This rotation really flew by and I can't even believe it's over. I enjoyed it so much with exception of one mishap. I'll discuss that in a bit, but before I do... overall this rotation truly was enlightening and stimulating. I learned so much and was even able to share about domestic violence awareness with other healthcare workers and hospital staff. It's been a good, challenging two months so there's not a lot of extra life stories to mention. After I share my mishap, keep reading for one of my more memorable days on this rotation.
The Bad Day
So... I had a day where I was falsely accused of being a negligent student that was skirting responsibility/disregarding instructions of my resident... (DOES THAT EVEN SOUND LIKE ME?!...the answer is no, it does not and it was not) Oh and get this the individual that accused me wasn't working with me and doesn't acknowledge me when I am present anyway... so I was obviously beyond upset that day. Not to mention I found out via a text from the resident I was actually assigned to work with, without even the courtesy of asking me but whatever that's neither here nor there... I had to really contemplate how best to handle that, not fun. I don't get worked up easily, but I will NEVER take negative comments about my character or work ethic lightly. Those are my core, my values and to have them gossiped about in a professional setting where my reputation going forward (and my grade which I wasn't even thinking about) is vulnerable is not okay. Needless to say, I spoke to the appropriate person in the chain of command and made them aware that the accusation existed and assured that it was indeed a false one. Speaking up for myself wasn't about getting anyone in trouble or naming names in my case. Understand you may [as a student] find yourself in unfortunate situations where it is crucial to name names, but always assess what your goal is when confronting mishaps in the professional setting. Speak up for yourself and for others when there are real wrongs being done, not just hurt feelings. Also don't hesitate to just express genuine concerns in a timely manner. You could save yourself and others the trouble of a concern turning into a larger problem later. Your concerns are just as valid as your complaints.
It’s my last week on my ob/gyn rotation and a particularly busy day at the hospital. What should have been a ‘no induction/no patient day’ turned into a ‘every room has a patient and they are all ours’ kind of day... On this day a mother was laboring down and not making any real progression. After many hours she was deemed a failure of induction and taken back for a c-section. The surgery was going as planned when the doctor noticed a persistent and heavy bleeder that was hard to isolate and identify.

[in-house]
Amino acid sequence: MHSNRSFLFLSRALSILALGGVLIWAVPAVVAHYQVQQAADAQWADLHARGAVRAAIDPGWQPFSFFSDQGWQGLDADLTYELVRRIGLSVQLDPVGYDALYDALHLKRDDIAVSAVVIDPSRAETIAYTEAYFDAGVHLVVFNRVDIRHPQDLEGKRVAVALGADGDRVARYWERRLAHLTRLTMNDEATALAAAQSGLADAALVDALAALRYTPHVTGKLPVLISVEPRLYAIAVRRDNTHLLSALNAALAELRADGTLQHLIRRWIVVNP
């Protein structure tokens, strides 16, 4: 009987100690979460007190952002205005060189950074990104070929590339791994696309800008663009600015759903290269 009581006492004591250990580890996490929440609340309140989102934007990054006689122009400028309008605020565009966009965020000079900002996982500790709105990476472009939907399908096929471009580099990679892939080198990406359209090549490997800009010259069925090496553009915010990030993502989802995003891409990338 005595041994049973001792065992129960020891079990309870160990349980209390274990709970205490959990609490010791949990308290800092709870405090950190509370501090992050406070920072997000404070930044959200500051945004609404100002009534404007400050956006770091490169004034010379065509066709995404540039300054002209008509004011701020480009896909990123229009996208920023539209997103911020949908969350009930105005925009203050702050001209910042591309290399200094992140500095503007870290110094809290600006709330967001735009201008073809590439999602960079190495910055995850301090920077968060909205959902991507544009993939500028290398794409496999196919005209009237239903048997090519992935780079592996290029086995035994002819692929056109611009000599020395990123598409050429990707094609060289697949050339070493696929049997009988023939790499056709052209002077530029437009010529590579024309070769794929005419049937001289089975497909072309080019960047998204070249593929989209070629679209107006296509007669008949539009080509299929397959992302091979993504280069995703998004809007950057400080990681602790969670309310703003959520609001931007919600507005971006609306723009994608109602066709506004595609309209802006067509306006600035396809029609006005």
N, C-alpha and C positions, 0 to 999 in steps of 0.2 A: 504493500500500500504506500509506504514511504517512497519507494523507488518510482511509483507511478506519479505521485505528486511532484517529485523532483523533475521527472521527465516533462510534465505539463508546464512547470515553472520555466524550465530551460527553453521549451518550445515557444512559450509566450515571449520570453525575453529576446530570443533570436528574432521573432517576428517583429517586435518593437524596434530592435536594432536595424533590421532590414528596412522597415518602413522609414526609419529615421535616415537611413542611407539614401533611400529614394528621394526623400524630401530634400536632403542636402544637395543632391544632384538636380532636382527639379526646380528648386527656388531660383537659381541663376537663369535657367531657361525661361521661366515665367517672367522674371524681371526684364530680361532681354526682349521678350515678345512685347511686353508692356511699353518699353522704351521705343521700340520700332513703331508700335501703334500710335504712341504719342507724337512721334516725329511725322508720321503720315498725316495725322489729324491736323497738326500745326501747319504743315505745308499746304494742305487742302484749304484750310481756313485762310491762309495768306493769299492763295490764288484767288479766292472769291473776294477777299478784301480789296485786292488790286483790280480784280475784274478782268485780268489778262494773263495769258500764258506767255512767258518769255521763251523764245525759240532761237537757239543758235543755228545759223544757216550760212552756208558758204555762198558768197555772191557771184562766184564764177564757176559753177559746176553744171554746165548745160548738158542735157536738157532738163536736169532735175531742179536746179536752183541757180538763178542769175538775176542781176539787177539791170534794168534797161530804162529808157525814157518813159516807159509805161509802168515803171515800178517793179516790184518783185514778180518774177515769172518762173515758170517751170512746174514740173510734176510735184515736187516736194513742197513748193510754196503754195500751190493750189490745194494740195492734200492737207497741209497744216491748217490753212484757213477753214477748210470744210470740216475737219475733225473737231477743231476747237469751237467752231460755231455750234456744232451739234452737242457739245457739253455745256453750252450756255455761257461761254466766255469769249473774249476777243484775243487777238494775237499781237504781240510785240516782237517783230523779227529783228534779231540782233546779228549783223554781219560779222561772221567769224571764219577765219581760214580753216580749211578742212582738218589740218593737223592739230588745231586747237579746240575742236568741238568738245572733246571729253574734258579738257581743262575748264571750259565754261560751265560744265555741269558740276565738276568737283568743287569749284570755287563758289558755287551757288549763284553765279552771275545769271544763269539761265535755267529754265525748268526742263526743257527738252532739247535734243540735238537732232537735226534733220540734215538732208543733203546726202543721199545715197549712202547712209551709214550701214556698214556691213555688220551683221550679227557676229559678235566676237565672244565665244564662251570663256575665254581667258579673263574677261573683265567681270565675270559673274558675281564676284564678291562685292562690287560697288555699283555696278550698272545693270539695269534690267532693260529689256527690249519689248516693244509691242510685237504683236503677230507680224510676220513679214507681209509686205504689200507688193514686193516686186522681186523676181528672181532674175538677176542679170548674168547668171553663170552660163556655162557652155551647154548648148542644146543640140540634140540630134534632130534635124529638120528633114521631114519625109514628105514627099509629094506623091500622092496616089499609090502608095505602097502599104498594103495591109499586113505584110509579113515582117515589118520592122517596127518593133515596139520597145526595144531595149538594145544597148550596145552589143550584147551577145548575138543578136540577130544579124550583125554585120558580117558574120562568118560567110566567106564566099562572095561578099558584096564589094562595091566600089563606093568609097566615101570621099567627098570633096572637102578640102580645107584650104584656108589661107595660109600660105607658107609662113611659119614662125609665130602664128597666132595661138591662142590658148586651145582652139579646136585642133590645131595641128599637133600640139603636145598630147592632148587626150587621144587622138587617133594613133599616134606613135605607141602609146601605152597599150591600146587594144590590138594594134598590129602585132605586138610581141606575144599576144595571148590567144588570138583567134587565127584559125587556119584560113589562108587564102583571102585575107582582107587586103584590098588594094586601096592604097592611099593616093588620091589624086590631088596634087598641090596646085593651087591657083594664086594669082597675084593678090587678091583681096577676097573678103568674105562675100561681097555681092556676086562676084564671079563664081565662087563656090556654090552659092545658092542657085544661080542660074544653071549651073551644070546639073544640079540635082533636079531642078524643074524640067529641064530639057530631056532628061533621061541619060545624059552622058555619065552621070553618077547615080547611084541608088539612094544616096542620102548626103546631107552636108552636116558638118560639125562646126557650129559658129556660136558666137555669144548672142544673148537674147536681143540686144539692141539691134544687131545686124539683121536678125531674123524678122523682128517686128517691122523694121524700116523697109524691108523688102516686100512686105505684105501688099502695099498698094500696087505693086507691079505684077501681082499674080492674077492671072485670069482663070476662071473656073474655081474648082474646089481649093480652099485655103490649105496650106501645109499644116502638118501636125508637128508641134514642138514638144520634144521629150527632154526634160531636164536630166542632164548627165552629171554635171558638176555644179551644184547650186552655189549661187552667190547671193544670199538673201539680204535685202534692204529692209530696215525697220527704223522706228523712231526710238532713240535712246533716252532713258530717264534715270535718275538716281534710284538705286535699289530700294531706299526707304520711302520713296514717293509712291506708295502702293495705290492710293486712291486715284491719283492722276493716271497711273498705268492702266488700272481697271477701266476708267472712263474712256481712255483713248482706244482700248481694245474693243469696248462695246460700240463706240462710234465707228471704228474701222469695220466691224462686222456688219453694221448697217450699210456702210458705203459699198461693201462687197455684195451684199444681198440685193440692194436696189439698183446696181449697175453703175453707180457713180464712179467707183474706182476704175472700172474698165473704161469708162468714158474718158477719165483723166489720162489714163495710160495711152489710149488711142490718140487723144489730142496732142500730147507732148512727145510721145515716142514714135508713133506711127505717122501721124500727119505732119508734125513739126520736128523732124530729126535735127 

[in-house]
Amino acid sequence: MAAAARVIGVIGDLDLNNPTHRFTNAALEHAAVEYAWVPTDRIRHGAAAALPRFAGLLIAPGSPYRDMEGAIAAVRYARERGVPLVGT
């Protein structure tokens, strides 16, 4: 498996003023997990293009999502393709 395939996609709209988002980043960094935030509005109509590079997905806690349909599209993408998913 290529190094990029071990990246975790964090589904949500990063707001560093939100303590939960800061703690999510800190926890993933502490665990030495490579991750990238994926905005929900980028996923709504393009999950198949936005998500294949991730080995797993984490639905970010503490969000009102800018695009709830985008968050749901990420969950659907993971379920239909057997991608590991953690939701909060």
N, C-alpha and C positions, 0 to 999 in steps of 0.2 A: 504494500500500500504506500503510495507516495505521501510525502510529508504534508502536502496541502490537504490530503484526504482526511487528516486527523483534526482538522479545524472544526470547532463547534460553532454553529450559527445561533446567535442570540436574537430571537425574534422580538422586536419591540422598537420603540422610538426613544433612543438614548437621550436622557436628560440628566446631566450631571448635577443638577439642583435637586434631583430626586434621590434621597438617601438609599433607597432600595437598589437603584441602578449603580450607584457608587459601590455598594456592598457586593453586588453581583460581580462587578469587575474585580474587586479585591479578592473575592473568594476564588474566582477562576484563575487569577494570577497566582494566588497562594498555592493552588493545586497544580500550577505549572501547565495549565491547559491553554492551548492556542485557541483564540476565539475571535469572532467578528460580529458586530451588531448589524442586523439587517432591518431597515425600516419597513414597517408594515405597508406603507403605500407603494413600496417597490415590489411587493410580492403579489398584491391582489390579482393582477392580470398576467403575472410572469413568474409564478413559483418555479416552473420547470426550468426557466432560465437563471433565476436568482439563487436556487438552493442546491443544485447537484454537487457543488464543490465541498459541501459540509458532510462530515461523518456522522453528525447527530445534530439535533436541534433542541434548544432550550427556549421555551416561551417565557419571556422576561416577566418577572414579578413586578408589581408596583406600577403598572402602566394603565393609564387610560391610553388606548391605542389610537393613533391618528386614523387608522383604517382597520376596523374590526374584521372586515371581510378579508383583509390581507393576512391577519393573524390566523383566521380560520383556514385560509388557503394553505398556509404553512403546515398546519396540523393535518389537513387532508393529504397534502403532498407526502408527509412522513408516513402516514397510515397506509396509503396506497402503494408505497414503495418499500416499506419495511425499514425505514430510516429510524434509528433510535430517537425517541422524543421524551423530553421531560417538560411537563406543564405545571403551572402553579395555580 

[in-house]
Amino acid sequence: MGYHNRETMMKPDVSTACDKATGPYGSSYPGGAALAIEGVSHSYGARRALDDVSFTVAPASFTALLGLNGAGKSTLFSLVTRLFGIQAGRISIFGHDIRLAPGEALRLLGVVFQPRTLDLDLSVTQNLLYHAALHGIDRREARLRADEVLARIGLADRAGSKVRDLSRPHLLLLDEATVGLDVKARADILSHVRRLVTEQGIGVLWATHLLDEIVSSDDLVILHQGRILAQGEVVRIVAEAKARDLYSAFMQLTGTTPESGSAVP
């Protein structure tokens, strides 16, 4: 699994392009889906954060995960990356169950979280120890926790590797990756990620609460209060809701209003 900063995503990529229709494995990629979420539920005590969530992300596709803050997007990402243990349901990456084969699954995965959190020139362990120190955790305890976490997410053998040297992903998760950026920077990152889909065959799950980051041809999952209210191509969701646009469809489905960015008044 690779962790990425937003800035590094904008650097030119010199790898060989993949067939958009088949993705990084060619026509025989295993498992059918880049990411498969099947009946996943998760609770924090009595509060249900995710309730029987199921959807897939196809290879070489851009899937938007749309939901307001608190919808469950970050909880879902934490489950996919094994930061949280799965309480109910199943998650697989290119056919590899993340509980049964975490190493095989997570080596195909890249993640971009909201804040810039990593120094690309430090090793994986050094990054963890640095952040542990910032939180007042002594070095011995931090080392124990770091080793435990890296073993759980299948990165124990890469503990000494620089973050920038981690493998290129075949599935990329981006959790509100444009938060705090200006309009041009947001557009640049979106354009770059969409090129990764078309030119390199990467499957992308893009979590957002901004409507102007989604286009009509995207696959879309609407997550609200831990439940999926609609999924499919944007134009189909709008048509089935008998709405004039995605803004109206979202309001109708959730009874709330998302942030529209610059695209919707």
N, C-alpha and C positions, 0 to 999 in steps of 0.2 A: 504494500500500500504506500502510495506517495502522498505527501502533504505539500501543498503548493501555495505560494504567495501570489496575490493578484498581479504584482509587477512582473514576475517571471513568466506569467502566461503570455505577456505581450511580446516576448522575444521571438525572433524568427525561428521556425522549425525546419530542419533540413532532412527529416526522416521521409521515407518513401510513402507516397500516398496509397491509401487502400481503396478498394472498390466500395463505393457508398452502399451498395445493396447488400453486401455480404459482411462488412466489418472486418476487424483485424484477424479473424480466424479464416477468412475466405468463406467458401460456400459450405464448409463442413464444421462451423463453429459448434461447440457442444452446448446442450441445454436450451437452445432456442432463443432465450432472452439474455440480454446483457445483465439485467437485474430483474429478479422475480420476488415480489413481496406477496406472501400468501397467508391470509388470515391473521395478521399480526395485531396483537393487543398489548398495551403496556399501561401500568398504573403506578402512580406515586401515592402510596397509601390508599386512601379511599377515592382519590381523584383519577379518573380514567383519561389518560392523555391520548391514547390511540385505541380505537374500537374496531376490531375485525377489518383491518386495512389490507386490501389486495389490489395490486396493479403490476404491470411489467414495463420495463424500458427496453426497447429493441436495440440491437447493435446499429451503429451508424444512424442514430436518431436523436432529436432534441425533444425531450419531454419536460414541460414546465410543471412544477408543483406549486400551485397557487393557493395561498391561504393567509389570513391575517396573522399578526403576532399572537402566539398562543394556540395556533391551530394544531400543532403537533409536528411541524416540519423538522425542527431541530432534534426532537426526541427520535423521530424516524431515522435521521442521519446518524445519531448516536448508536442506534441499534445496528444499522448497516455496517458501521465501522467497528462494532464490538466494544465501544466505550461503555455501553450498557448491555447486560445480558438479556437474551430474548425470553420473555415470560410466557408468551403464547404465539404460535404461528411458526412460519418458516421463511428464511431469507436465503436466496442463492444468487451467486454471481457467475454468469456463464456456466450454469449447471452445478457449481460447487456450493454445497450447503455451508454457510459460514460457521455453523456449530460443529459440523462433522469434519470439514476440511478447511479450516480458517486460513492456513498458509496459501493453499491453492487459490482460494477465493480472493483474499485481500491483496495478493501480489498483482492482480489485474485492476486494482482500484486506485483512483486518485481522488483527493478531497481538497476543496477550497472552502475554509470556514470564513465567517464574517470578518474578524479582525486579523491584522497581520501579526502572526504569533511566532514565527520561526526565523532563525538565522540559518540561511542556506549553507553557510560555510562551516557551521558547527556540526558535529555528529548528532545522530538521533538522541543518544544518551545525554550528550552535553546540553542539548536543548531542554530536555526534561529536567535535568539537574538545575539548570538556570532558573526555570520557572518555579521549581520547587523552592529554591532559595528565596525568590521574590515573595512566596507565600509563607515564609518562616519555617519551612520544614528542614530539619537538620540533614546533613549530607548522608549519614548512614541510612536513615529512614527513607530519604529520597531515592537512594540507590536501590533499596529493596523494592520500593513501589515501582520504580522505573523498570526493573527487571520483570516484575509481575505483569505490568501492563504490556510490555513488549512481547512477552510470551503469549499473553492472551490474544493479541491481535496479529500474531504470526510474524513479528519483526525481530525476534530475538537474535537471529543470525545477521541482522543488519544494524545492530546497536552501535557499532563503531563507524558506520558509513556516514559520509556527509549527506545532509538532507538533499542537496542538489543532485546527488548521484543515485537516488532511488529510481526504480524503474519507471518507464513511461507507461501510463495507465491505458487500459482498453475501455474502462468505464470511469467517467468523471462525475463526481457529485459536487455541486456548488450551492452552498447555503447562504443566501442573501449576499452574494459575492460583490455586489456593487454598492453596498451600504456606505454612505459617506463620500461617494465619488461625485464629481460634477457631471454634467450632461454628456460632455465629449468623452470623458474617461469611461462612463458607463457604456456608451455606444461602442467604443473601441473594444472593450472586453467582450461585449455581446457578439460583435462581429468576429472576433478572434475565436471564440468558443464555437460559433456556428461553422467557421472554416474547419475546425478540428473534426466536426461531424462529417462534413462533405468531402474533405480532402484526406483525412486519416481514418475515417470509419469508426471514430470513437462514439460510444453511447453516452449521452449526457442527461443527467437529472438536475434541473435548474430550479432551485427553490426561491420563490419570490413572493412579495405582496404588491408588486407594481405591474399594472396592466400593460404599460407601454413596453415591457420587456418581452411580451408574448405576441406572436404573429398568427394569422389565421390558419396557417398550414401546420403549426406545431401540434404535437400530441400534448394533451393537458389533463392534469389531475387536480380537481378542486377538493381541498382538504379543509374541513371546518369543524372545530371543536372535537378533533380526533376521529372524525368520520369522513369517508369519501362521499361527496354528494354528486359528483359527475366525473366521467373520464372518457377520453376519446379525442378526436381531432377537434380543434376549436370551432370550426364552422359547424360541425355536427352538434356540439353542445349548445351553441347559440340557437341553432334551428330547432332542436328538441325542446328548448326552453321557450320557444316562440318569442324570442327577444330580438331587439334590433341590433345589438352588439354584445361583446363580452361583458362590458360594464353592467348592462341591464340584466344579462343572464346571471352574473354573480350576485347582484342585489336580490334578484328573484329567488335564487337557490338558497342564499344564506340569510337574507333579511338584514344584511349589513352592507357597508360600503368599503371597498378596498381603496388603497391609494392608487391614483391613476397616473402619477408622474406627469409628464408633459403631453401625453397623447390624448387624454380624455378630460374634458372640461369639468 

Minutes before this the patient appeared (to the anesthesiologist) to have fallen asleep and was proving difficult to arouse. She was breathing but not responding to her name. Help was called in for another set of hands and eyes. In the meantime, pressure was applied. The patient still wasn’t responding... Help finally arrived and the physicians worked hard to isolate and stop the bleed. Turns out there was a group of small vessels that were damaged in the process of the surgery and in pregnancy carry more blood than in the average patient. It took less than half an hour, but it felt like 3 hours to get it under control and proceed with the rest of the procedure (which went as expected). Blood was called for and soon-in the room but was not actually indicated by her EBL.
She was taken to the unit after for her immediate postpartum care. Fast forward a day... I was able to go round and check on her in the postpartum department. Her mother and baby were in the room with her... and she was receiving blood at this time. She was awake and calm. And to my surprise doing much better than I would imagine after such a stressful (on the body) surgery. Her mother talked to me about how she felt and what the family was feeling when they found out, how she (patient) looked so pale just that morning and right after surgery... I expressed my apologies for experiencing such terrifying thoughts and feelings and how grateful I was that her and baby were healthy and doing well. Her mother went on to tell me how they had family and friends in various areas around the state and country praying for her daughter during that scary time. She was so grateful for that prayer and so adamant about her faith and the role it played in getting them through thinking/preparing for the worst. In that moment I felt so close to them. Not just because I was a witness to a procedure gone awry and what could have been a devastating loss for that family but also being person of faith and believing in the hope and support prayer offers in hard times.
I considered it a tremendous privilege to be in her room talking to her and her mother that morning, to witness now her healing and this part of their story. I realize not every unexpected turn in treatments or procedures will end so fortunately but to be a part of the ones that do is remarkable and incredibly grounding.... I reflect on how quickly I and (according to her mother) her family tried to prepare ourselves mentally and emotionally for the worst outcome. You almost think you’ve done it too, but I could tell in the amount of relief I had that she made it through surgery... if she hadn’t, I would not have been okay. I learned that about myself in the midst of seeing professionals handle a difficult situation calmly and efficiently and being let into the experience of this from the family point of view... wow... just wow.
The Third Voice